Just Show Up

People often say to me “Why go to protests? They don’t change anything.” Usually my response relates to the necessity of an actively engaged population within a democracy. If we’re not on the streets asking for change then change won’t happen. The usually response to that is a lame excuse that we can’t change the institutionalized systems.
occupy
We can and we do.

If 2011 has taught us anything it’s that being on the streets matter. Talking politics matters. Talking about injustice matters. Telling friends why you’re protesting something matters. Voting matters. Writing politicians matters. It all matters.

Not going to protests and not talking about these things ensures that change will not happen. If anything, if people aren’t involved then the change that happens is usually the change that isn’t good for society.

So let’s change things for the better. Let’s do this because we can and because we need to.

Looking back on 2011 we have seen a near-global awakening of people-powered movements that come in a different form everywhere. We’ve heard a lot about Egypt and Libya in the west but there have been more. Some are still ongoing in Syria, Bahrain, and many other Middle Eastern countries. Closer to home in North America we have the Occupy Movement.

All of these movements have different concerns, different people, different reasons why they are on the street. They even have different goals.

There is one thing that they all have in common from Occupy Sydney to the oppressed people of Bahrain: to make the world a better place through democratic inclusion.

Who can’t get behind that?

For the upcoming year of 2012 I challenge every reader of Things Are Good to get out there and just show up at your local protest for positive change.

The Arab Spring initiated a jarring series of events in 2011 that illustrate the radical political possibilities of just being present. When the regime won’t listen, when being heard as an individual isn’t really a viable option, simply standing together and being seen can be profoundly political and empowering.

But will just “being there” really bring significant change?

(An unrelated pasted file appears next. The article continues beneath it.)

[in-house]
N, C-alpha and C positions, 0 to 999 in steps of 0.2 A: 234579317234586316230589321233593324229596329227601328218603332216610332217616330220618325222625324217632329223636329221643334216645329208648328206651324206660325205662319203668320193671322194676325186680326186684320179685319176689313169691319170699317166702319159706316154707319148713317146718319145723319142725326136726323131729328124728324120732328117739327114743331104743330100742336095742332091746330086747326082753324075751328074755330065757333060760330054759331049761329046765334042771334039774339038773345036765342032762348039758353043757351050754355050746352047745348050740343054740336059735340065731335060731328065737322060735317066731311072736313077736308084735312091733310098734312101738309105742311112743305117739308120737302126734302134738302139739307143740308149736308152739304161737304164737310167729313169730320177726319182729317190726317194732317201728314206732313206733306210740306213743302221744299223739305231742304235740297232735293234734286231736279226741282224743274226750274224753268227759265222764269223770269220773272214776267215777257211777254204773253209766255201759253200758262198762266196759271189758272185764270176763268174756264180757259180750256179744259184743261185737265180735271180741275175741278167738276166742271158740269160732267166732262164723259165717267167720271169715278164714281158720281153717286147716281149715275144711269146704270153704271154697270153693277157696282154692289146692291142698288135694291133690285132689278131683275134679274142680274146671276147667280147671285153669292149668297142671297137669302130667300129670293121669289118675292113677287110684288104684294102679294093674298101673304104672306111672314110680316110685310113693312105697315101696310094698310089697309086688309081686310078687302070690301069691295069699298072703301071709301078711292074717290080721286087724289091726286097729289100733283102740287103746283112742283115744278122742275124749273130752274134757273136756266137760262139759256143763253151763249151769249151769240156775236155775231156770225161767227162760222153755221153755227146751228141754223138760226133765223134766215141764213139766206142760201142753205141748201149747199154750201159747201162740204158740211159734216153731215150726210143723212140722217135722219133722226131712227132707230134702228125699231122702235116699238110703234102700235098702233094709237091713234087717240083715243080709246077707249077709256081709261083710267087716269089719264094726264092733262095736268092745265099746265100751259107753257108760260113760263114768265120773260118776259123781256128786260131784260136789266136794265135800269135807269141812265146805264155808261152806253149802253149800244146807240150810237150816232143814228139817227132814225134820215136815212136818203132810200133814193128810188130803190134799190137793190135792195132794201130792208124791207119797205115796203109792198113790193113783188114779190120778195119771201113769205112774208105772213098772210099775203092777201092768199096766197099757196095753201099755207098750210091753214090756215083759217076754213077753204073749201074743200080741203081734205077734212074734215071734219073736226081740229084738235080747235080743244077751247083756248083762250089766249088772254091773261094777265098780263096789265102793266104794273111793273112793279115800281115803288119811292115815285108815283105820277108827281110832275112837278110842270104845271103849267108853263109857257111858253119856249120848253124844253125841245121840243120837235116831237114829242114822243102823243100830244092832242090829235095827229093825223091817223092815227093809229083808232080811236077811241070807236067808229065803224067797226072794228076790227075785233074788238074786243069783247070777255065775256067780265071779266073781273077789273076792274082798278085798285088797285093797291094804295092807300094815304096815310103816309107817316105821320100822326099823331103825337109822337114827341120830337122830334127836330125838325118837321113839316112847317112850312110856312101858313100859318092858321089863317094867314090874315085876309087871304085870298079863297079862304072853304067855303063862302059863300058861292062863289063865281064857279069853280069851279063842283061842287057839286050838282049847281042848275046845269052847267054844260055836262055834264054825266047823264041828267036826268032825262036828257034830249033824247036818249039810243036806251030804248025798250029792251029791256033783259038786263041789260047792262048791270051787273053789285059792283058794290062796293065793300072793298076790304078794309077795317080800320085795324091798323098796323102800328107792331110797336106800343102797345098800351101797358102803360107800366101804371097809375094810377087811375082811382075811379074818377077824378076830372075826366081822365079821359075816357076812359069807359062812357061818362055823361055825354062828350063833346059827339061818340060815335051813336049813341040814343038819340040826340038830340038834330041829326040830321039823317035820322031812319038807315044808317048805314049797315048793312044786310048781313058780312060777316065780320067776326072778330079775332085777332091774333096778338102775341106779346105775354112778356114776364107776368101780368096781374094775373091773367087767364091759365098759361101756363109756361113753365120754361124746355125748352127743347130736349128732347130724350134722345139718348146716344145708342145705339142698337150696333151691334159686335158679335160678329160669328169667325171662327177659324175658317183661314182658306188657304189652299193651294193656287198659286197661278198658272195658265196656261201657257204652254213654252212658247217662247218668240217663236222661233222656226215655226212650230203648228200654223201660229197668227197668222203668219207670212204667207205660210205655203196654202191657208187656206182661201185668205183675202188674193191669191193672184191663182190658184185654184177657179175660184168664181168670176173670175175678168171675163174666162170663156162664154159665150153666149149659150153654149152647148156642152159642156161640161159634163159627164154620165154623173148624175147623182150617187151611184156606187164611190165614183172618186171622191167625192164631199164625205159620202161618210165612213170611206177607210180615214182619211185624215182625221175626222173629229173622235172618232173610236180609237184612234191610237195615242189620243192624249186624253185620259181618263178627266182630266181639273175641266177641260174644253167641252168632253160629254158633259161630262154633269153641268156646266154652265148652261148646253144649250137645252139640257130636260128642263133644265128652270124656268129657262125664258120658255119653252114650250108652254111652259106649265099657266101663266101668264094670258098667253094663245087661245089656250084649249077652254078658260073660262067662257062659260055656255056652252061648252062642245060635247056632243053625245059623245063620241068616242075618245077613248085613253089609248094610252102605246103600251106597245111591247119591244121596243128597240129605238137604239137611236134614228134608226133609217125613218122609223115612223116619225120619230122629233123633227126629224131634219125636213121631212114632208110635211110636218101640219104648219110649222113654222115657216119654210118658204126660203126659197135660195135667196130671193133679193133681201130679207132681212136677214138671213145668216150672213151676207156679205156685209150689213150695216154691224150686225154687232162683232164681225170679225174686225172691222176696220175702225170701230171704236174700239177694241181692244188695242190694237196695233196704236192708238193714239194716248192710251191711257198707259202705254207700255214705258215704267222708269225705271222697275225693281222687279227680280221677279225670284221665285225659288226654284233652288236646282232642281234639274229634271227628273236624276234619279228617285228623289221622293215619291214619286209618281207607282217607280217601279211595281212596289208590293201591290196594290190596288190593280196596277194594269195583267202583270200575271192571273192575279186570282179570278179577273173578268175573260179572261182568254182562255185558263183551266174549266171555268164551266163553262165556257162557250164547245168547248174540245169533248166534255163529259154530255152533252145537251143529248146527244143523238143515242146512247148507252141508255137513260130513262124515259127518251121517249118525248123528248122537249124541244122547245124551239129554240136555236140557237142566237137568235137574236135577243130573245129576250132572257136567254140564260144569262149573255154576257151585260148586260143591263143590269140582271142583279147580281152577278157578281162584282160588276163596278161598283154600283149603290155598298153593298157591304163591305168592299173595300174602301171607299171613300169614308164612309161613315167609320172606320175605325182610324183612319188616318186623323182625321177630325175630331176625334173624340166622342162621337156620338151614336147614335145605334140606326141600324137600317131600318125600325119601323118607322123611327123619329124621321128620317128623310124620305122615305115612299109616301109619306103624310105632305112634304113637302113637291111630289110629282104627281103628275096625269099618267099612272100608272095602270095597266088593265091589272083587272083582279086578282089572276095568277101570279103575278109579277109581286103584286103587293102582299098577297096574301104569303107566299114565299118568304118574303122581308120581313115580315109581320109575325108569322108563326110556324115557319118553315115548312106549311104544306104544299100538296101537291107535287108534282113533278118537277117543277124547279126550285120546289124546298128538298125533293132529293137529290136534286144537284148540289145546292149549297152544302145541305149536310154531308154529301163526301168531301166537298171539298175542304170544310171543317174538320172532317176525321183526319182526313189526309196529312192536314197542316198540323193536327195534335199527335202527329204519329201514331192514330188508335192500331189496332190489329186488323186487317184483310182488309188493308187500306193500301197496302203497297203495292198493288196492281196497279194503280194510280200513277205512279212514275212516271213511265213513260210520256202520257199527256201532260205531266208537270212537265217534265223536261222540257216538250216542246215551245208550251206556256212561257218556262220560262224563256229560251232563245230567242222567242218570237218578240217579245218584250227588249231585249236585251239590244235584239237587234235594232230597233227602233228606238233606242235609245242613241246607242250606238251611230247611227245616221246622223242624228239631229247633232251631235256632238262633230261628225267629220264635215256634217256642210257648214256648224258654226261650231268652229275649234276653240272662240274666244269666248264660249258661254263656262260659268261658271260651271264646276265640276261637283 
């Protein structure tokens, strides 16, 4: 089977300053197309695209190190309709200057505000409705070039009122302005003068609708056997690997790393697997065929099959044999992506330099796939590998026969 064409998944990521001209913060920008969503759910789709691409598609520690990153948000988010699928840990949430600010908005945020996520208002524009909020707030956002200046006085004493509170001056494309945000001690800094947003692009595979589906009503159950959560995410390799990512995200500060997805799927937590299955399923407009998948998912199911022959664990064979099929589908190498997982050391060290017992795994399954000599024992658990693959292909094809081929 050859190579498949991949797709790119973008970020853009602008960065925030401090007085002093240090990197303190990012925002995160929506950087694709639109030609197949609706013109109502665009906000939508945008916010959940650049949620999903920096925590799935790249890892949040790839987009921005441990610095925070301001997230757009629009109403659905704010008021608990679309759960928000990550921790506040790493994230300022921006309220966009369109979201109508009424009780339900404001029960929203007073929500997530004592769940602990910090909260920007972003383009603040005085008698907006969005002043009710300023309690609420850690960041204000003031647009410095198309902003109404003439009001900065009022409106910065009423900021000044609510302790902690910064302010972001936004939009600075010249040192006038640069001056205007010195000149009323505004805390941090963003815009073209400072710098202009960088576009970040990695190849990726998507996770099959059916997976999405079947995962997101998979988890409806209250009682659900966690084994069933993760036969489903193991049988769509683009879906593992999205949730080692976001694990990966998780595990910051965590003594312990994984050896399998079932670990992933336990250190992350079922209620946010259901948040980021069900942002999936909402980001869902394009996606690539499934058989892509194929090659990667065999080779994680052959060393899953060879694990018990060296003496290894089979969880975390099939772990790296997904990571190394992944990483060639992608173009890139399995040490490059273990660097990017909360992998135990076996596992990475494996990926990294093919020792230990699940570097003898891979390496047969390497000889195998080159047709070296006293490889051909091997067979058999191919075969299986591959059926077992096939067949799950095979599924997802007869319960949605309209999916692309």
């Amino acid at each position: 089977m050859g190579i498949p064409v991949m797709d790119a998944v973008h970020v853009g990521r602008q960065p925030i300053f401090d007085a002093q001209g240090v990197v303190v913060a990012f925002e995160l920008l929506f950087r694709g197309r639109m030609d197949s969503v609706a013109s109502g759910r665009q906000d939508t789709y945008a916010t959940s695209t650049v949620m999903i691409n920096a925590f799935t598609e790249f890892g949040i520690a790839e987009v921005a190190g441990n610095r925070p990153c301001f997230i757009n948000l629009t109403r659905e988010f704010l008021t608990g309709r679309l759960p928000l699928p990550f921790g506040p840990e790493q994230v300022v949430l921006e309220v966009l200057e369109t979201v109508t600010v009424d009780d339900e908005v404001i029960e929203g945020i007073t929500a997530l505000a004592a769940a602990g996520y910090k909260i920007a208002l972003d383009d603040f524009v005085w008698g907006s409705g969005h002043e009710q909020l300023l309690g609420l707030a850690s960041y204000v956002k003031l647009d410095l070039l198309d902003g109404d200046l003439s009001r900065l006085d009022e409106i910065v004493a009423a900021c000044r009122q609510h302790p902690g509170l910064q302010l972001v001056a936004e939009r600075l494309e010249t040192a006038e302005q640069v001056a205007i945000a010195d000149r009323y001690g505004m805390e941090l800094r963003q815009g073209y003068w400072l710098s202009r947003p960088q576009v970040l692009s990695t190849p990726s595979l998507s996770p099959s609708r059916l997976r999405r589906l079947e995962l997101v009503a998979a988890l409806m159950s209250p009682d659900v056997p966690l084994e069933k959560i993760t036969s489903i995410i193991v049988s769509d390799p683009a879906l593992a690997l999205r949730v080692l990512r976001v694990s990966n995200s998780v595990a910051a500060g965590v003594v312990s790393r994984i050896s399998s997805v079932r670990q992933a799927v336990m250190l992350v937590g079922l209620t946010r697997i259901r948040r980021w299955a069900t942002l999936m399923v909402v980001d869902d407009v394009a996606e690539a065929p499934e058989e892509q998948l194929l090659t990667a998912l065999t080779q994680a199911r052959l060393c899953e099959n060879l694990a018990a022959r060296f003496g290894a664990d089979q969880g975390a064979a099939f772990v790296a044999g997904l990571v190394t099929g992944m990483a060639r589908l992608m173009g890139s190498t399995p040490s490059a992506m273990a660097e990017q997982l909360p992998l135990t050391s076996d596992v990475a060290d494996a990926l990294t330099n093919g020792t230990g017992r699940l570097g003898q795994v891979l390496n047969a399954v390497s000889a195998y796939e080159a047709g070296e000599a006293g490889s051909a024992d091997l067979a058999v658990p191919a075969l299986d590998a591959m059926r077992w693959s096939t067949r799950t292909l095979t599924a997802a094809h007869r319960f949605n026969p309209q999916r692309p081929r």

Revolutions never happen overnight. They result from accumulations of dozens, even hundreds of moments, often stretching over a period of years, that make possible the ruptures that emerge when vast numbers of people begin to imagine, and then to demand, an alternative to their living conditions. We have been seeing these moments over the past year, first in the Middle East but then spreading to England, Brazil, Spain, Great Britain, the United States, and elsewhere. In this sense, we are experiencing a revolutionary moment in which the popular perception of what is possible has indisputably shifted in a way unseen on a global scale since 1968.

The Radical Power of Just Showing Up.

A Charity That to Improves Afghanistan Using Skincare

A bizarre title that’s for sure and it’s by no means an exaggeration. ARGHAND is working in Afghanistan and employing locals to produce skincare products that are all-natural and are composed of plants only found in the country.

ARGHAND, the only all-natural, sustainable skincare line from Afghanistan, was founded by Sarah Chayes, a former correspondent for National Public Radio who covered the fall of the Taliban, then stayed behind to help rebuild the war-torn country.

Given the abundance of lush fruits and exotic herbs that have grown in the orchards and fields of southern Afghanistan for millenia, the need forsustainable economic development in the area, the ravages of the opium economy and the difficulty of transporting fresh fruit, Chayes and a group of Afghan friends got a great idea: Why not transform the exquisite produce, long the fame of the region, into high quality bath and body products, thus adding value while stabilizing the products for export?

Thanks to Lee!

Solar Cell System Produces More Energy Than Light Absorbed

In something that sounds close to magic, some researchers the American National Renewable Energy Laboratory have found a way to get solar cells to produce more energy with over an 100% quantum efficiency. Basically more energy is created than light that hits the cell. This is done by exploiting quantum mechanics to produce more energy from solar cells.